Content marketing. It’s not a term most writers are familiar with, likely because anything with the term ‘marketing’ in it makes us want to run away and cower in the safety of our tried and trusty pens and pads.
Besides, we are writers. We want to create art. Why do we need to do any of that business stuff? Writers write. Right?
Well. In case you haven’t heard, publishing is a business. Most authors (and publishers) want to actually, you know, sell books and shit. See their books in a bookstore. Sit on Oprah’s couch. Come on, you know you’ve had those dreams. We all have. How are you going to get there if readers don’t know about your work? You guessed it: marketing.
There are many, many aspects of book marketing, of course, which I discuss here in my blog posts, my book The BadRedhead 30-Day Book Marketing Challenge, weekly on #BookMarketingChat (every Wednesday on Twitter at 6pm pst/9pm est), and across my various social media channels, articles on various online publications, and guest posts. I also recommend reading the outstanding work of Aaron Orendorff (my most recent #BookMarketingChat guest), Joanna Penn, and Jane Friedman. All are amazing.
In my almost ten years in this industry, I’ve found writers typically fall into three categories:
There are pros and cons to each of these categories, and content marketing can fit within each. Let’s deconstruct.
First, let’s discuss content marketing. What is it and why does it matter for authors? Here’s a great definition:
At its root, content marketing boils down to sharing real solutions to real problems for real people – and doing it for free ~ Aaron Orendorff
Content takes many forms, such as social media posts, sharing articles of interest, promotions, email marketing, books, courses, webinars, podcasts, and blogging. Ask yourself: how will this help my reader?
That’s the basic concept of content marketing. It’s not about YOU, it’s about THEM. Sure, from a self-centered perspective, we think our books will help or be of benefit to everyone (regardless of genre) — which often leads to “Buy my book!” spamming, unfortunately. But remember, everyone is not your demographic. What to do?
“I just want to write. Marketing is stupid and I refuse to do it. Besides, don’t publishers do that stuff anyway? I’ll leave it to them.
We are creatives, and we pour our heart and soul into creating our book, making it the absolute best it can be (and if you haven’t, go back and start over). Of course, we want to share it and let the world know about it, right? Not so fast.
The non-marketer will fight you on this concept with their entire being. They will insist:
(writers tell me all of the above daily, even those who aren’t published).
Many (who have the dough) will pay someone to set up a beautiful website, pay thousands for gorgeous covers, even hire top NYC PR firms to arrange book tours and signings, and maybe even pay someone like me to set up their social media accounts, then refuse to do anything beyond that. Their platform languishes, then dies. So do their sales.
I hear and see this daily from authors, publishers, and even clients. As a marketer, going on almost gosh, thirty years now (starting in Big Pharma back in 1987), I cannot comprehend this passivity. You have a product, you market the product. You have a book, you market the book.
But hey, sometimes it’s not simply about passivity, it’s about a lack of marketing knowledge, understanding of the publishing industry, real life, health issues, desire, and let’s face it, time. Not everyone is able to go full commit to the business of BEING AN AUTHOR beyond writing, and it is what it is. Beyond that, many writers are unconvinced that having a robust author platform works for book sales (I’m not sure they’ve done much research into this, but that’s another post).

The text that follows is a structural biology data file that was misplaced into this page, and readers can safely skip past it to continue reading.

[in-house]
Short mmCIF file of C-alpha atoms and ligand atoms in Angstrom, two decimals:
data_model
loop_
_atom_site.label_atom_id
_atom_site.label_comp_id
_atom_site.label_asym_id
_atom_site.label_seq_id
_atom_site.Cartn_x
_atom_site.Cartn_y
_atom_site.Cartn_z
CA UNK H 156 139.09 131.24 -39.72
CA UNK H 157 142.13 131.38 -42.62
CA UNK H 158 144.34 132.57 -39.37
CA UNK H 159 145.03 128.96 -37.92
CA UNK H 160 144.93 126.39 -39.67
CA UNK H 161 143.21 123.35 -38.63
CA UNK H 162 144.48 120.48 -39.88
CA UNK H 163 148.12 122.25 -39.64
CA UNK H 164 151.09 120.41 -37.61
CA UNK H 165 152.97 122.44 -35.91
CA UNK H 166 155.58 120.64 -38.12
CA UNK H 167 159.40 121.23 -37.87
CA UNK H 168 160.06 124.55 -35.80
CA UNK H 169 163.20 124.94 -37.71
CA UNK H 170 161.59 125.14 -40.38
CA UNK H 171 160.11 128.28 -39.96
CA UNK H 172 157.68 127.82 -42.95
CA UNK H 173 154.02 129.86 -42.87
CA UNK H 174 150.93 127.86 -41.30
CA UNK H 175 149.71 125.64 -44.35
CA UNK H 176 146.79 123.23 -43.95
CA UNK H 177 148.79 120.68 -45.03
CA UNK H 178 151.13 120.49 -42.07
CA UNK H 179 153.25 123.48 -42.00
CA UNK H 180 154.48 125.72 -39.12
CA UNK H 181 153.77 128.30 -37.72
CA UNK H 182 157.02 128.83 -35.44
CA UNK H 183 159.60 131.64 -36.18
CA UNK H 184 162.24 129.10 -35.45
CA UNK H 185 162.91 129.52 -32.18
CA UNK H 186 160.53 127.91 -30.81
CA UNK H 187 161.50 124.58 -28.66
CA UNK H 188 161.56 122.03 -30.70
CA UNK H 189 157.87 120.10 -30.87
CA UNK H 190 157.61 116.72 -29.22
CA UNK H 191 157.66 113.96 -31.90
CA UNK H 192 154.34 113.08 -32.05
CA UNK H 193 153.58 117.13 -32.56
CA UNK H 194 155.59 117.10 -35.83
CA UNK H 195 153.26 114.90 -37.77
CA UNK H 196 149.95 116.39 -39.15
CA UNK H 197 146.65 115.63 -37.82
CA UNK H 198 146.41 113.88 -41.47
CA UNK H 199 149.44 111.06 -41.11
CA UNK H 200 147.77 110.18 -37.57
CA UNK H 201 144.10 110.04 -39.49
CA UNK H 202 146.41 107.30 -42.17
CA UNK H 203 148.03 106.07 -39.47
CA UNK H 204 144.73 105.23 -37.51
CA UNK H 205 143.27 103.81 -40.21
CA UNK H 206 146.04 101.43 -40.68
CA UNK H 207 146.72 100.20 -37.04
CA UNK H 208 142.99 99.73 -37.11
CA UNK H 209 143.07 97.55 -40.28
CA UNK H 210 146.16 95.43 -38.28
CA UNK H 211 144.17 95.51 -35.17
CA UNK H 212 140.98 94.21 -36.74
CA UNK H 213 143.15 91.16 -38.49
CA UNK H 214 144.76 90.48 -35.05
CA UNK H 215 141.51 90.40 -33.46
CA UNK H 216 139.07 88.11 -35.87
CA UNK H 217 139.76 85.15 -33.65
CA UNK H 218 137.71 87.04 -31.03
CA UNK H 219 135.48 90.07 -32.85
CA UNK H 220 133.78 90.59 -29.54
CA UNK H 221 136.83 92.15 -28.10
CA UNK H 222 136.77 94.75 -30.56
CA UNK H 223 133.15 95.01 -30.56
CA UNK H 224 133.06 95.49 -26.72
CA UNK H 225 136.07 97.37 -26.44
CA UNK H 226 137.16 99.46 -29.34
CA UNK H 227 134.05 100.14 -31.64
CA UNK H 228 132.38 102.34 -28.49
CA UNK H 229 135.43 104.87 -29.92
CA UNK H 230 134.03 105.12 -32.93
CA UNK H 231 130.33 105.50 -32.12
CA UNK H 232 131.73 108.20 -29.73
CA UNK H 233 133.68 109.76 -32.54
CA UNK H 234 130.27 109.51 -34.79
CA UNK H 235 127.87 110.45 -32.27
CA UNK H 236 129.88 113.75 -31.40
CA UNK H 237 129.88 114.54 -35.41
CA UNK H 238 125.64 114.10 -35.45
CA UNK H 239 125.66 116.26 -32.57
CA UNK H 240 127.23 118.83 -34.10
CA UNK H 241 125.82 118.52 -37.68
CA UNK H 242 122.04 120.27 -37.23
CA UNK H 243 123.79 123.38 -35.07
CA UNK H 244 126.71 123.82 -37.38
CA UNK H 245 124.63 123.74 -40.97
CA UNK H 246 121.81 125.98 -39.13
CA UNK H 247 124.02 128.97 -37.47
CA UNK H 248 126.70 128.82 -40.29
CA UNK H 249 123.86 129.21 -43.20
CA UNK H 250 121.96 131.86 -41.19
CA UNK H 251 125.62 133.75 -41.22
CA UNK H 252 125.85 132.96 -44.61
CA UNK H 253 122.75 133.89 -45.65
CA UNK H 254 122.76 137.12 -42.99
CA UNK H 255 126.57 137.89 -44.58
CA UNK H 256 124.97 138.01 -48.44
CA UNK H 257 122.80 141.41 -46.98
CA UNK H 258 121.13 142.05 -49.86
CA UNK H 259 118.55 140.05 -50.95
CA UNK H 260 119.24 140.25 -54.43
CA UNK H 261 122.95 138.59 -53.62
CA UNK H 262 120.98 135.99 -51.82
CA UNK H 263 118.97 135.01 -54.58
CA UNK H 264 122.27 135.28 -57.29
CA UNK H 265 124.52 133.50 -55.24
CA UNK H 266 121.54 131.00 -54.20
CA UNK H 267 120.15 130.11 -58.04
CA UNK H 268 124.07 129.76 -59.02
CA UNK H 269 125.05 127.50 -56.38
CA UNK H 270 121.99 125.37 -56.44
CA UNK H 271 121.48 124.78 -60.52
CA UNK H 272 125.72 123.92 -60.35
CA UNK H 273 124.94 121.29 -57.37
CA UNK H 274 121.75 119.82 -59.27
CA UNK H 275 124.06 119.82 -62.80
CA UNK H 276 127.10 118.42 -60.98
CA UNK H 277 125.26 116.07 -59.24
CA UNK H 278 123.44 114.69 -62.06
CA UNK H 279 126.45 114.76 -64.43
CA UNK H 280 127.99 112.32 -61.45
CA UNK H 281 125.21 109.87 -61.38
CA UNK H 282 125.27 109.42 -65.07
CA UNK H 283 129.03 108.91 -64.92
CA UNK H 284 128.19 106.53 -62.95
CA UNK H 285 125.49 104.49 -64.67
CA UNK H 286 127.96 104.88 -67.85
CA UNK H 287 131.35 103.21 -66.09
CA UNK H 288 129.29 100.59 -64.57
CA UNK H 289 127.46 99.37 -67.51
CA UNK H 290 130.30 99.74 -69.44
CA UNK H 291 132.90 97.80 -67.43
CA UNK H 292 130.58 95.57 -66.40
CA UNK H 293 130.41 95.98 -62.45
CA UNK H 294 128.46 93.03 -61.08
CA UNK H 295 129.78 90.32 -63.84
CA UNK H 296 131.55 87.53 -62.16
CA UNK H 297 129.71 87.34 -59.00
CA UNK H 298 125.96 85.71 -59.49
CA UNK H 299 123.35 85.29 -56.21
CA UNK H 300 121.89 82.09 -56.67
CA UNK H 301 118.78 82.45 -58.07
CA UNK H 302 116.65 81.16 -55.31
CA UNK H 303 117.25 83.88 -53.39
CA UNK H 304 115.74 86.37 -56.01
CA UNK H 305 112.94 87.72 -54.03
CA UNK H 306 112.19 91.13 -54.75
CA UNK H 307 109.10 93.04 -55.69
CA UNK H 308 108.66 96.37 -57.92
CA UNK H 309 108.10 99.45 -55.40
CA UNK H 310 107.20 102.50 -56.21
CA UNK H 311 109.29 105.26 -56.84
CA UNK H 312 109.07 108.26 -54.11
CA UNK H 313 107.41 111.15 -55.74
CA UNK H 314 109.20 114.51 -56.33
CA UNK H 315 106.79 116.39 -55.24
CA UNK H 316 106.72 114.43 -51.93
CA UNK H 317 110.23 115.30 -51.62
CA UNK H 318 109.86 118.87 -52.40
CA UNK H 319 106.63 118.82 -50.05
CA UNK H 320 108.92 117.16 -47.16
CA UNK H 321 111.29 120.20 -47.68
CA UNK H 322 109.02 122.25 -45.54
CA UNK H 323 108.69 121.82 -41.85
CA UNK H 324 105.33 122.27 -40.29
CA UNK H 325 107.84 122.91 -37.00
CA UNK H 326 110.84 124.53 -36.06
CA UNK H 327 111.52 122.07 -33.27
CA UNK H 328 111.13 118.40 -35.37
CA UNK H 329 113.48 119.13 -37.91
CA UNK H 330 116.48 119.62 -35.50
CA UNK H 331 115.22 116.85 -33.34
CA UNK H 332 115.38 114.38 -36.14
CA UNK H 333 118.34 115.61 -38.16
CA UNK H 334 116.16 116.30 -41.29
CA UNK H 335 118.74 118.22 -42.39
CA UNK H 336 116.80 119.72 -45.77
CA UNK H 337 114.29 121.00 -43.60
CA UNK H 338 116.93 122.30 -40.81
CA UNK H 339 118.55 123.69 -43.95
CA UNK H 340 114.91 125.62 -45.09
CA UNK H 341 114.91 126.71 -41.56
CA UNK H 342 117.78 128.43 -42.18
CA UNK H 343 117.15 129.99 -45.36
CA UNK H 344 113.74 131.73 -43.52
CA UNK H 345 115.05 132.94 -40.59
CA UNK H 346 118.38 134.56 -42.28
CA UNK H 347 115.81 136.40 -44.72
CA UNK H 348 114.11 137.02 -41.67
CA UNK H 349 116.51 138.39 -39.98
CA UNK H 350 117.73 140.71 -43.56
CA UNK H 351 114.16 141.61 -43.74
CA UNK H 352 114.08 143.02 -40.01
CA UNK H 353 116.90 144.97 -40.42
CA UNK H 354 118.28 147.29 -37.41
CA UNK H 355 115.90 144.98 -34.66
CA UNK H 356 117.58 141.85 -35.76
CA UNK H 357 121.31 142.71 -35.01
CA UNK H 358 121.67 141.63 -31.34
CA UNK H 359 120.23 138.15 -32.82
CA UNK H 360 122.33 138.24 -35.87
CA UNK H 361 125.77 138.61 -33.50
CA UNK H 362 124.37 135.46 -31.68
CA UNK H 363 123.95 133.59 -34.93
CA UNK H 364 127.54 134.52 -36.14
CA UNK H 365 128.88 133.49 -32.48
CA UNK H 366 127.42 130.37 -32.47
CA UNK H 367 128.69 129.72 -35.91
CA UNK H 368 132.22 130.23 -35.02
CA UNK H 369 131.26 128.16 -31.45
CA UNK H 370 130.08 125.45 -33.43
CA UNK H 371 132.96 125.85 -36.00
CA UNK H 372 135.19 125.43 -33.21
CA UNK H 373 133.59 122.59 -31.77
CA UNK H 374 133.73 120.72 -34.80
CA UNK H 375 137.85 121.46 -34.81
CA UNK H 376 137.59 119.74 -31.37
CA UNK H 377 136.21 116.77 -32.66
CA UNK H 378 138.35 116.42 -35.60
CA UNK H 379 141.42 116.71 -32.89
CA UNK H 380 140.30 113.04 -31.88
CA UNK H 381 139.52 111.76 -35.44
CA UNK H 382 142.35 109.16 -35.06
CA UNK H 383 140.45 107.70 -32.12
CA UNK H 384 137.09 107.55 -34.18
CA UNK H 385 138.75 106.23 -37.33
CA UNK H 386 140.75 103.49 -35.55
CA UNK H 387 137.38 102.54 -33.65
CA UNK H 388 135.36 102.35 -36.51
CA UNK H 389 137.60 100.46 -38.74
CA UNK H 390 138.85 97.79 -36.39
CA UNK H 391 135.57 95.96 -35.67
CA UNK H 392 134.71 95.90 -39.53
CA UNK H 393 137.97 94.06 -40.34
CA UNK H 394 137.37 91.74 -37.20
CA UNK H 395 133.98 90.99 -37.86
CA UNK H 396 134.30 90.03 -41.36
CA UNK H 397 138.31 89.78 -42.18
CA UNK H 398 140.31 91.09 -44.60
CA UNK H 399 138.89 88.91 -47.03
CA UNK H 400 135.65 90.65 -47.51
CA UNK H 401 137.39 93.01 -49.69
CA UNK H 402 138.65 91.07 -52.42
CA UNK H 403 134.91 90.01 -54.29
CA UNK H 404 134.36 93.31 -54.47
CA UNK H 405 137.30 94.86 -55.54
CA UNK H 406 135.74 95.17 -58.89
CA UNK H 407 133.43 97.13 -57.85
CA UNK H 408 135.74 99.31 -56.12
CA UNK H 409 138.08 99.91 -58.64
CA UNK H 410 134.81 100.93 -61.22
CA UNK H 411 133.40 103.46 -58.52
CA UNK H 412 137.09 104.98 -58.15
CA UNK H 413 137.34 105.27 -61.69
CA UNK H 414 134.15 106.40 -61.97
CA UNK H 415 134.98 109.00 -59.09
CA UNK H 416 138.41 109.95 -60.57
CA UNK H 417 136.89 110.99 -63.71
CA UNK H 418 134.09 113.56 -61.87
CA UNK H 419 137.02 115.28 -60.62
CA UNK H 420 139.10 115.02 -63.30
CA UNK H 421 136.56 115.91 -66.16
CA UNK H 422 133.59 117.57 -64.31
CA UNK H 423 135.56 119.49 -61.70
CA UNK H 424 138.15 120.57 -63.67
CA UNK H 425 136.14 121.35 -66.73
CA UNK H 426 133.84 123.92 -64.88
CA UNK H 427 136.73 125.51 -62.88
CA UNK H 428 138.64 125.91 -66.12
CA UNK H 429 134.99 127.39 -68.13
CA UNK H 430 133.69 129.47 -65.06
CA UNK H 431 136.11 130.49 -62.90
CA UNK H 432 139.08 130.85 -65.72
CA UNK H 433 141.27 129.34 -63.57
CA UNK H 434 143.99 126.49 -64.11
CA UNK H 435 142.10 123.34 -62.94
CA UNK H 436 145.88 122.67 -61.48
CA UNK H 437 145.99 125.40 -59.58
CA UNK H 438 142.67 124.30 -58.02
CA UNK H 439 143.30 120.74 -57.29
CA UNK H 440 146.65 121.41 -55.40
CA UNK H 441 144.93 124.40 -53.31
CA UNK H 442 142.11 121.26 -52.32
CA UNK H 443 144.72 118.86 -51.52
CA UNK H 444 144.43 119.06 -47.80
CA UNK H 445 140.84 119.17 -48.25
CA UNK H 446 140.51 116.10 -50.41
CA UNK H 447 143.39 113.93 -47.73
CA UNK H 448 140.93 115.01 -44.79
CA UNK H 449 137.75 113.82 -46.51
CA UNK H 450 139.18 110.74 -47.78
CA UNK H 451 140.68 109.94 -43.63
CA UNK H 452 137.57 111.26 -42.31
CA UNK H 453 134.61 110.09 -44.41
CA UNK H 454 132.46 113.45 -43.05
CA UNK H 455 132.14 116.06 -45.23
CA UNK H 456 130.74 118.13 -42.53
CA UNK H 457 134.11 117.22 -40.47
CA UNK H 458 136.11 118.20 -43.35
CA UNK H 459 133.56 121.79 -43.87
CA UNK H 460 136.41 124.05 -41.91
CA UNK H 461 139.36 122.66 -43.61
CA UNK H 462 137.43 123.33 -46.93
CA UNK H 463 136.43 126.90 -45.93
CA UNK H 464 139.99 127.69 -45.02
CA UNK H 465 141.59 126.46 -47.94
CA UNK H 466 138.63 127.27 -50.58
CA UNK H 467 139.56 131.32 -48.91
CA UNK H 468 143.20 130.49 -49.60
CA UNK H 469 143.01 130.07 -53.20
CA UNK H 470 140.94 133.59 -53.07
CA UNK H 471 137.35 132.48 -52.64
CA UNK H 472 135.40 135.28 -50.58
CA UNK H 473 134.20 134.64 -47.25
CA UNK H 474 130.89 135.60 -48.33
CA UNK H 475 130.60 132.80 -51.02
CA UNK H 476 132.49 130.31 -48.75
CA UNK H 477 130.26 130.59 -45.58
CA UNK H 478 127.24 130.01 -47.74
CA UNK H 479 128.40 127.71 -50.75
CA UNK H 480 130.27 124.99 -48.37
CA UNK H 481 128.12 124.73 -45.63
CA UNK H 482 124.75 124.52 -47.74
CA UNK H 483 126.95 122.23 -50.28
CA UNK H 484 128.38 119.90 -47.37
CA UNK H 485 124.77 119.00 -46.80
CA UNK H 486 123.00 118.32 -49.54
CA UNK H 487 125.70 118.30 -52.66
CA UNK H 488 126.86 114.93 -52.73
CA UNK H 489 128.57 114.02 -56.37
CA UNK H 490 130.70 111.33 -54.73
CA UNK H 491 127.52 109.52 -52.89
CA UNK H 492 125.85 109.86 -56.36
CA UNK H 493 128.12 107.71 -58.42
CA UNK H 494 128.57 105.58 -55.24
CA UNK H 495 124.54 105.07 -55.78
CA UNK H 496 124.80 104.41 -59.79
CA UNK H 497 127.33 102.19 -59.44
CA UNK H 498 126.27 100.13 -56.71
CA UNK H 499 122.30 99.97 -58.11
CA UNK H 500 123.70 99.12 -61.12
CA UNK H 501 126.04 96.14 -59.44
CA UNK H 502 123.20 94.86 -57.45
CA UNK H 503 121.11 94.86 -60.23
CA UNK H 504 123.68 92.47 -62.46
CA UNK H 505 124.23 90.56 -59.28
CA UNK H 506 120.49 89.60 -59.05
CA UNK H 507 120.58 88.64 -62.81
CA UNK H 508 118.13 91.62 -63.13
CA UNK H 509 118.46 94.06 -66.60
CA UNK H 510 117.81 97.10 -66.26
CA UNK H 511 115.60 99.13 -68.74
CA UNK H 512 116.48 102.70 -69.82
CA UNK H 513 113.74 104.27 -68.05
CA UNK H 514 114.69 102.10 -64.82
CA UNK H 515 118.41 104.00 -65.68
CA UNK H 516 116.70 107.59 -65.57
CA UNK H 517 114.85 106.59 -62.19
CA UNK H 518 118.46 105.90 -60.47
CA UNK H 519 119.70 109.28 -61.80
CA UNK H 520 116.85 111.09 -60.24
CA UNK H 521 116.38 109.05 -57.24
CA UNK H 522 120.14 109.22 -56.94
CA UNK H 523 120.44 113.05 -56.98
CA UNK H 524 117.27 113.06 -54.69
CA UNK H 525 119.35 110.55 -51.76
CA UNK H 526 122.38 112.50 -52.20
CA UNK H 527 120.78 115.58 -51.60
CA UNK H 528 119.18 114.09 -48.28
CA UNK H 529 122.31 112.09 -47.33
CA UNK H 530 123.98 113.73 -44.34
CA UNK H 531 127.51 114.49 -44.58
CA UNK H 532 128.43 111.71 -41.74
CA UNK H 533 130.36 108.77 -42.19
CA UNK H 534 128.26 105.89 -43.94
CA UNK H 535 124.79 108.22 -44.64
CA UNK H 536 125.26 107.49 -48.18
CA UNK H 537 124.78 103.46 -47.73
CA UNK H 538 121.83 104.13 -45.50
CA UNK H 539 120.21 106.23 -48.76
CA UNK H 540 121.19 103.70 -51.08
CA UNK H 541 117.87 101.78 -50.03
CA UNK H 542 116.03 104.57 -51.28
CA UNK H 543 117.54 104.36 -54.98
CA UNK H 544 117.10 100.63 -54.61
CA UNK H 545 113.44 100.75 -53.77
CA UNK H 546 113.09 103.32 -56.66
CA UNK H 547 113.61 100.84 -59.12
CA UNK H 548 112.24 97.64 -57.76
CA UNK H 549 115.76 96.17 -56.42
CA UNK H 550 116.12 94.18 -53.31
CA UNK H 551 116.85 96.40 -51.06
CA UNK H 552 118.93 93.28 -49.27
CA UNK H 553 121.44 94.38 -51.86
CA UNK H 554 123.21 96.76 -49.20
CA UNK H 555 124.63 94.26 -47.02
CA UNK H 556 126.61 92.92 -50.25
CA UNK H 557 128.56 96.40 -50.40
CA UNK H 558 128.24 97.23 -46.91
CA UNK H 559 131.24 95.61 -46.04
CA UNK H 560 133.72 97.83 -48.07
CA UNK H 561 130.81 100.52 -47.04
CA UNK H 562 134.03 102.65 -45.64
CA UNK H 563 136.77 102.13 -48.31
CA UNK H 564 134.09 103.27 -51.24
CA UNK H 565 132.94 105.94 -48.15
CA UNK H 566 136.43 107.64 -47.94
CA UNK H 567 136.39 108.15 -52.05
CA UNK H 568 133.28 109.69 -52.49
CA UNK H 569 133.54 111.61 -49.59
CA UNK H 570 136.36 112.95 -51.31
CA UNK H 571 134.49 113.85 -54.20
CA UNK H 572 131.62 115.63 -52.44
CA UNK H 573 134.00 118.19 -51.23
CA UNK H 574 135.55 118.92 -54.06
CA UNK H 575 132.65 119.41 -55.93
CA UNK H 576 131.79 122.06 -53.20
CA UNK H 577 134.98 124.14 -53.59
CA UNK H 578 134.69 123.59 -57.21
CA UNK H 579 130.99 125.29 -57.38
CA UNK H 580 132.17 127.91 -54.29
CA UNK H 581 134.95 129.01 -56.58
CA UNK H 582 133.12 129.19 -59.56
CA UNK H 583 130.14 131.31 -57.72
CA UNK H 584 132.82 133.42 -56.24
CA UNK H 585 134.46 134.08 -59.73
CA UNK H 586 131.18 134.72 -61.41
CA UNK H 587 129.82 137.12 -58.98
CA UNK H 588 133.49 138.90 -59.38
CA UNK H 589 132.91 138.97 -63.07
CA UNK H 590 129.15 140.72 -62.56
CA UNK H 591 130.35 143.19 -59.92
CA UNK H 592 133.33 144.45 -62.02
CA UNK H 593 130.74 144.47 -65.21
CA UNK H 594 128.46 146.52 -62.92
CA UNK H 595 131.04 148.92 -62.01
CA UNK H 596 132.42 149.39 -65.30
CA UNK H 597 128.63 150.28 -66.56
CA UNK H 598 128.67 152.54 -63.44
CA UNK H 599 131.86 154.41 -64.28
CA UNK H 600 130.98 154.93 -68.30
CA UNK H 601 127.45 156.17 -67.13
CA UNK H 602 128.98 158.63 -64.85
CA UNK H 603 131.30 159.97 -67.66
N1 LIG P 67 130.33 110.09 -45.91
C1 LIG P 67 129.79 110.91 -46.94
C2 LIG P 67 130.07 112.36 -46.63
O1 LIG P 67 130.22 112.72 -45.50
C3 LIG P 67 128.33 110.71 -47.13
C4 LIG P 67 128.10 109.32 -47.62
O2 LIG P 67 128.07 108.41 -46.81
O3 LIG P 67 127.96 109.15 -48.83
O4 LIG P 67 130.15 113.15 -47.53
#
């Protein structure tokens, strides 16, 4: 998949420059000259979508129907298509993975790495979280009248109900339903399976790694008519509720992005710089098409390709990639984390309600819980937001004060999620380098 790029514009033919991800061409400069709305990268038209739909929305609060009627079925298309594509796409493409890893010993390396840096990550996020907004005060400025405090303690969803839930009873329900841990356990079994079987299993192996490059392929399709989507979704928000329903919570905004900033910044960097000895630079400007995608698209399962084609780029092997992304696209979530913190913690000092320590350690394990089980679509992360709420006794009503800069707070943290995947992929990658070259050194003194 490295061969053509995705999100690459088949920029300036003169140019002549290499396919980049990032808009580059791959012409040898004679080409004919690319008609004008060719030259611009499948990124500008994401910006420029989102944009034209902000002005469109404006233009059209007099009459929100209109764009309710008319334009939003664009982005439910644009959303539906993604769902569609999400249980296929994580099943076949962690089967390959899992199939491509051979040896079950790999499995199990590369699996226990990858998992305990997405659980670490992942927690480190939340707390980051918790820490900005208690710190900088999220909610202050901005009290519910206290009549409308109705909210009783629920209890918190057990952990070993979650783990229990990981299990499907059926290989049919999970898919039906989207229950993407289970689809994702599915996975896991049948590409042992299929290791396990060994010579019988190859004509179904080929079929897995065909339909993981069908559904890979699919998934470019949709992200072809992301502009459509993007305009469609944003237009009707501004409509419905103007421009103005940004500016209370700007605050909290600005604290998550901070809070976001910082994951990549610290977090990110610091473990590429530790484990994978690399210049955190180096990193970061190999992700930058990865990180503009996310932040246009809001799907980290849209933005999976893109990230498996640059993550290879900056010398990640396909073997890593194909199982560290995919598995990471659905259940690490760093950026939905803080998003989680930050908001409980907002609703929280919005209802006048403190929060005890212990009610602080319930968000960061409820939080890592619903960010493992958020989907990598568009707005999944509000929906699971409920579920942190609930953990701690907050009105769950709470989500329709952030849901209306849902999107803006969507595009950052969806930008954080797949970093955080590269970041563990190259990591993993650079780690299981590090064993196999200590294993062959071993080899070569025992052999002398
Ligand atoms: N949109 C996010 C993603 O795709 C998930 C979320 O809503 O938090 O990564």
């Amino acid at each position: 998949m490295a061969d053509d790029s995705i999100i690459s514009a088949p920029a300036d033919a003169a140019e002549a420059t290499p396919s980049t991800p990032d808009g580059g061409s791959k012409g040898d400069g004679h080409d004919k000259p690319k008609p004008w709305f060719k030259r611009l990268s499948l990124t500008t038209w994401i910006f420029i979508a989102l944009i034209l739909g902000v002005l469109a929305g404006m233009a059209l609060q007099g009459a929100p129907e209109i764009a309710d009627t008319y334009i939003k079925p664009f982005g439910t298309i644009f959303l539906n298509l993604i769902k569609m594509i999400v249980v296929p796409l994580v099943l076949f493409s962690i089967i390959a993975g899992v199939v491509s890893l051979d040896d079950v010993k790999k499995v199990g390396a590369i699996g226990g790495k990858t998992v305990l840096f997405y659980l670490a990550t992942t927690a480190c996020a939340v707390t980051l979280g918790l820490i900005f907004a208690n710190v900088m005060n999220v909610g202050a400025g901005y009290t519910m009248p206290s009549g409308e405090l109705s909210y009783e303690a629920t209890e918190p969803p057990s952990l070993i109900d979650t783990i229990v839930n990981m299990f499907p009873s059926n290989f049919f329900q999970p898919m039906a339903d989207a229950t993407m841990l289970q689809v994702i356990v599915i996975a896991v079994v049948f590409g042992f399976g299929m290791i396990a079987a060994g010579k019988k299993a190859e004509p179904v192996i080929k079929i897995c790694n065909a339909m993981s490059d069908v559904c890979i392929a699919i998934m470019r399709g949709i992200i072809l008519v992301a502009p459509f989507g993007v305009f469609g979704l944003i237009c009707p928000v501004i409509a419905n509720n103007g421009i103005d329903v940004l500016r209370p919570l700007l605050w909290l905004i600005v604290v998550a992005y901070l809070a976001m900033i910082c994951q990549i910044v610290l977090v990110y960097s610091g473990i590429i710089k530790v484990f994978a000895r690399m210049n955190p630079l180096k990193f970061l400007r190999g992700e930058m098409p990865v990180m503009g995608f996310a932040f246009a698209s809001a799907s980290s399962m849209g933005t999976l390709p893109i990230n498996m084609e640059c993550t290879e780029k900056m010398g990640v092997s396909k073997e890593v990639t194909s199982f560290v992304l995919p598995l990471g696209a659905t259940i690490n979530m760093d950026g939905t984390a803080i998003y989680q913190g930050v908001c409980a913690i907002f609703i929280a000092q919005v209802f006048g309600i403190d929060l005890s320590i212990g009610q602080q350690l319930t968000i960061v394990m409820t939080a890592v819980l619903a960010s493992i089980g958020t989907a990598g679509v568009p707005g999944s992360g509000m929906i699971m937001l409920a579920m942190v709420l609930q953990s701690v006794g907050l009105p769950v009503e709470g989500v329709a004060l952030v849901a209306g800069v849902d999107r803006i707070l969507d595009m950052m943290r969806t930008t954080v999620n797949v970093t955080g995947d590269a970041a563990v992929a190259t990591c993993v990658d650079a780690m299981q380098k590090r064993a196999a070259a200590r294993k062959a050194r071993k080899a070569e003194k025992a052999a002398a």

In fact, a few authors have downright confronted me, demanding I prove to them with hard data that ‘this many Twitter followers’ will result in ‘this many book sales.’ Yea, it doesn’t work that way.
Pro: This type of writer is typically fairly prolific since they can’t be bothered to interact or focus on readers or marketing. Their goal is strictly writing and writing only. The work is the thing and the only thing.
Con: Lack of a dedicated fan base, SEO and visibility, and any real connection to readers.
Sharing articles, guest posts, blogs, etc., mixed in with occasional, and not exclusively, book promotions show your readers that you are interested in them, and in something besides blasting “Buy my book!” tweets and posts. It’s not all about you, all the time.
Tip: Take advantage of memes like #MondayBlogs and #ThursdayWrites on Twitter to share not only your own blog posts and guest articles but others’ as well. This means you’re not sharing book promotion, it’s not exclusively ‘all about you,’ and you’re helping others, too. AND, you can schedule those posts by using the social media management tools mentioned above.
“I know I need to market but it’s so overwhelming, I don’t know where to start. I have Facebook. Does that count?”
This is the majority of writers, either pre or post-release. They understand the need to market their books but aren’t sure how, or when, to start. They likely have:
These are not criticisms. With the exception of diving into Twitter back in 2009, I was pretty much the same. We all learn as we go. Besides teaching, the highest form of learning is doing. This is why I started this blog, my business, and wrote my 30-Day Book Marketing Challenge and sell it for five bucks — to help authors learn all this stuff quickly and practically as they do it themselves.